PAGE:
VMI Cyber Corps

Alumni and Friends of VMI:

Cyber Corps Numbers: 523

Death in the VMI Family:
Edwin P. Cox III dies, former Commonwealth Laboratory chief

Thursday, November 26, 1998

Times-Dispatch Staff Writer

Edwin P. Cox III, former president of Commonwealth Laboratory and a partner
of Edwin Cox Associates, died Wednesday at age 67. He had battled cancer
since 1992.

A chemical engineer, Mr. Cox was a 1953 graduate of the Virginia Military
Institute and earned a master's degree from the University of Virginia in

He and his father founded the chemical firm Edwin Cox Associates in 1960.
They founded Commonwealth Laboratory Inc. a few years later.

In 1991, Commonwealth Laboratory won a contract from the Kuwaiti government
to help restore the water system after the Gulf War.

"It was a fascinating time to be there," he said in a Times-Dispatch
interview. Mr. Cox recounted that in the short time he was in Kuwait, he
watched the country rebuild itself quickly.

He sold the firm in the mid 1990s and went into semi-retirement.

A Richmond native, he attended St. Christopher's School and graduated from
Episcopal High School.

Before graduating from VMI, Mr. Cox served in the Virginia Army National
Guard. After graduation, he served on active duty in the Army's 503rd
Airborne Infantry Regiment and later commanded Company C, 11th Special
Forces Group, in the Army Reserve. He retired from the Army Reserve in 1988
as a brigadier general.

In 1991, Mr. Cox was the first Virginian to be named general (national)
president of the Sons of the Revolution. In addition, he was chairman of
the Richmond Independence Bicentennial Commission.

Mr. Cox was a member of numerous professional organizations, including the
American Institute of Chemical Engineers, the American Society for Metals,
the American Chemical Society and the national and state societies of
professional engineers.

In Richmond, he was a former board member of the Engineers Club and a
former board member of the Richmond Board of Air Pollution Appeals.

A former president of the VMI Alumni Association, he was a past governor of
the Virginia Society of Colonial Wars, as well as a former president of the
Historic Richmond Foundation. For six years, he served as board member of
the Museum of the Confederacy.

Mr. Cox was also a member of the Association for the Preservation of
Virginia Antiquities and the Virginia Historical Society.

Survivors include his wife, Sally Carr Cox; a daughter, Virginia Meade Cox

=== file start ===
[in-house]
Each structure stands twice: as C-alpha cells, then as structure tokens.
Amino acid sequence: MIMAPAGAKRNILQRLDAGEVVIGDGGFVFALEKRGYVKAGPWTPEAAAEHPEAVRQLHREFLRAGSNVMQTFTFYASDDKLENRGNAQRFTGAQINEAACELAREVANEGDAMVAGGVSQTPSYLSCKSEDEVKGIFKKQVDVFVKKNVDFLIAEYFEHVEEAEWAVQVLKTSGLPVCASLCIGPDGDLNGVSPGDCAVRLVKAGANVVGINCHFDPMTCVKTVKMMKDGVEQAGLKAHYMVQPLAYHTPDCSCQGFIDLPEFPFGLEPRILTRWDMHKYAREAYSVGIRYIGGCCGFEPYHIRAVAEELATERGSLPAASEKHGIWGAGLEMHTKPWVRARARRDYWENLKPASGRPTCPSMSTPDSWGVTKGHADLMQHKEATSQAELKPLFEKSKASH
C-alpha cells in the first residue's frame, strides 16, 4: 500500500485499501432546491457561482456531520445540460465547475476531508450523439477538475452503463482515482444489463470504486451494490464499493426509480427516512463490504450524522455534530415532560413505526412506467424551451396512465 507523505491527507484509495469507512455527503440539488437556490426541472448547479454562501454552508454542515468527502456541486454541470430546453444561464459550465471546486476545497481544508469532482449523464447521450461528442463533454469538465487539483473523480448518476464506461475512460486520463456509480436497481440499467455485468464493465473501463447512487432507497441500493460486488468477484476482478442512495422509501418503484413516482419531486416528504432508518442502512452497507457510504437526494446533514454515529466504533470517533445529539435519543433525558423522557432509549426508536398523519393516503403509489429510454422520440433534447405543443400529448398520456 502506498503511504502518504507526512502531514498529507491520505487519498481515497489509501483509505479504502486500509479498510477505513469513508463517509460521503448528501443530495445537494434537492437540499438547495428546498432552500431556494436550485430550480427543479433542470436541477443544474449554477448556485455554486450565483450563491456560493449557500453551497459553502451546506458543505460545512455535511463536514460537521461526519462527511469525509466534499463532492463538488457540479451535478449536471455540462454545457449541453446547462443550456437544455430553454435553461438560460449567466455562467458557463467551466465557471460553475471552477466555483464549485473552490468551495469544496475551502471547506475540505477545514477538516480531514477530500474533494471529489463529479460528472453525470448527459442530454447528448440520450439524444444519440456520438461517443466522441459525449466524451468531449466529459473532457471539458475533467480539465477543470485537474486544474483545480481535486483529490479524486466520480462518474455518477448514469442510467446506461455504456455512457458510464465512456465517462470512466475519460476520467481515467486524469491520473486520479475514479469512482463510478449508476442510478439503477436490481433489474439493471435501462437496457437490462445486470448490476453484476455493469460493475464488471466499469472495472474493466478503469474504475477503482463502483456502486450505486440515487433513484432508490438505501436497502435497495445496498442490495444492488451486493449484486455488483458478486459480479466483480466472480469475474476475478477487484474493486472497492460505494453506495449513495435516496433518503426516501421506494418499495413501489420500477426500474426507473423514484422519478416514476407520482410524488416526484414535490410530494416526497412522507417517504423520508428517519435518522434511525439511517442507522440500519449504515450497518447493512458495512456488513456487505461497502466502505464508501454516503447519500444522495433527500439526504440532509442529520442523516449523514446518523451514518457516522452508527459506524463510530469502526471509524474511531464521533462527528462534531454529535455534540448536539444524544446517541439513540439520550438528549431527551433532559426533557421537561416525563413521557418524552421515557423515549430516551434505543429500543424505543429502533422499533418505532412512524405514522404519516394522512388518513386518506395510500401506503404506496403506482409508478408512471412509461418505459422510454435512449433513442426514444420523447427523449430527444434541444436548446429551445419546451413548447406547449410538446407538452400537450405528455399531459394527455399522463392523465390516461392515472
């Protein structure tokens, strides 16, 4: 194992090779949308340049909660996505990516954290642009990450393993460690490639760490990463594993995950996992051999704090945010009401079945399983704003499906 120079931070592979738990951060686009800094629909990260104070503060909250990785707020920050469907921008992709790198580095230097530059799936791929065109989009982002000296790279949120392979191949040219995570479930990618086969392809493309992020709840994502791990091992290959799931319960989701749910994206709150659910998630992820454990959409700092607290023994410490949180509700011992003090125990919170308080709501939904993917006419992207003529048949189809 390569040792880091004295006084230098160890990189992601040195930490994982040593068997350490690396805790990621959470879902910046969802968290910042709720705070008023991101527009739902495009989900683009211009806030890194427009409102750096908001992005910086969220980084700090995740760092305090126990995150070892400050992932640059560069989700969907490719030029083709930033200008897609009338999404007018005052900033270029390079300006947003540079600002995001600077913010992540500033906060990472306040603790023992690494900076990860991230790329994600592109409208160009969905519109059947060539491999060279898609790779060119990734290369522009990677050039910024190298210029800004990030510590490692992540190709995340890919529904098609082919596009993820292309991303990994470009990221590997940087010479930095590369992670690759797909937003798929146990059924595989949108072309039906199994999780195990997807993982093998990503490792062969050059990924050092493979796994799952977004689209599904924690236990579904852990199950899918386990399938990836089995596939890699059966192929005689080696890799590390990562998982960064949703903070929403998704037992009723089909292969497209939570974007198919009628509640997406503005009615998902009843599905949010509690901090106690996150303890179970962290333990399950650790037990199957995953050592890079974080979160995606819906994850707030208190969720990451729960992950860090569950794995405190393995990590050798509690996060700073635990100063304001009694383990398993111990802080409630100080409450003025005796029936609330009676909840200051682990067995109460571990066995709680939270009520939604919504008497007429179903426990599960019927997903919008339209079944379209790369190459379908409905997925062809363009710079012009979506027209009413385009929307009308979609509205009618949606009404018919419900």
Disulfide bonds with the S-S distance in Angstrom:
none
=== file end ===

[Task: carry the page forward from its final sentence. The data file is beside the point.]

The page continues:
Evans of Louisville, Ky.; and three sons, Edwin Carr Cox of Richmond, James
Maxwell Cox of Kenansville, N.C., and William Hatcher Cox of Altavista.

More Past Memories: Here are a couple more memories that our participants provided. Don't despair, this isn't the last of 'em.

I can recall a couple of "Holiday" memories. First, I can remember singing
"Hark the Herald Angels Shout" in ranks as we marched down to the messhall for
SRC, usually starting about now. And I also recall making a sign out of a
pillow case during our rat year for display in the door of our room. It said,
"Bah Humbug!" I believe the 5-1-5 was for "Unauthorized display in barracks"!

TC Hathaway III '72

...i was in a 5 man room. we had a roommate that always came in at 2am
and turn on the light over the sink. then he would do 100 decline pushups
(go rangers!!! yeah right...get a life). so , one night, we decide to
take down the mirror and draw his face and wrote 'HI DON'. was he
surprised! well, i check the room this past nov (our 10th class reunion)
and the picture was painted over! those folks at the institute do not
respect fine art

....LIGHTING THE TREE....1) when i was a third, someone shooting a bow and
arrow at the christmas tree. 2) when i was a second, 1st throwing cups of
of gas on top of the old sentinetal box. 3) having the tree catch on fire
because of an electrical short.

...there are many memories to be shared. i can only be thankful my
roommates allowed me to partake in them (oh by the way...heelander (aka
paul hicks) should not...repeat...should not be allowed in cameron hall
under whatever circumstances.....i don't think the institute could stand
another 'phone-a-bone' okay paul....go ahead...tell your side of the
story LOL

Ron Gillespie '88

VMI Basketball: Keydets are winless to date. And the team recently dropped yet another close game to Elon. However, Randolph Macon is next up tomorrow at 1:00 PM in Lexington.

Tuesday, December 01, 1998
Wake Forest 75, VMI 61
Keydets 'run out of gas'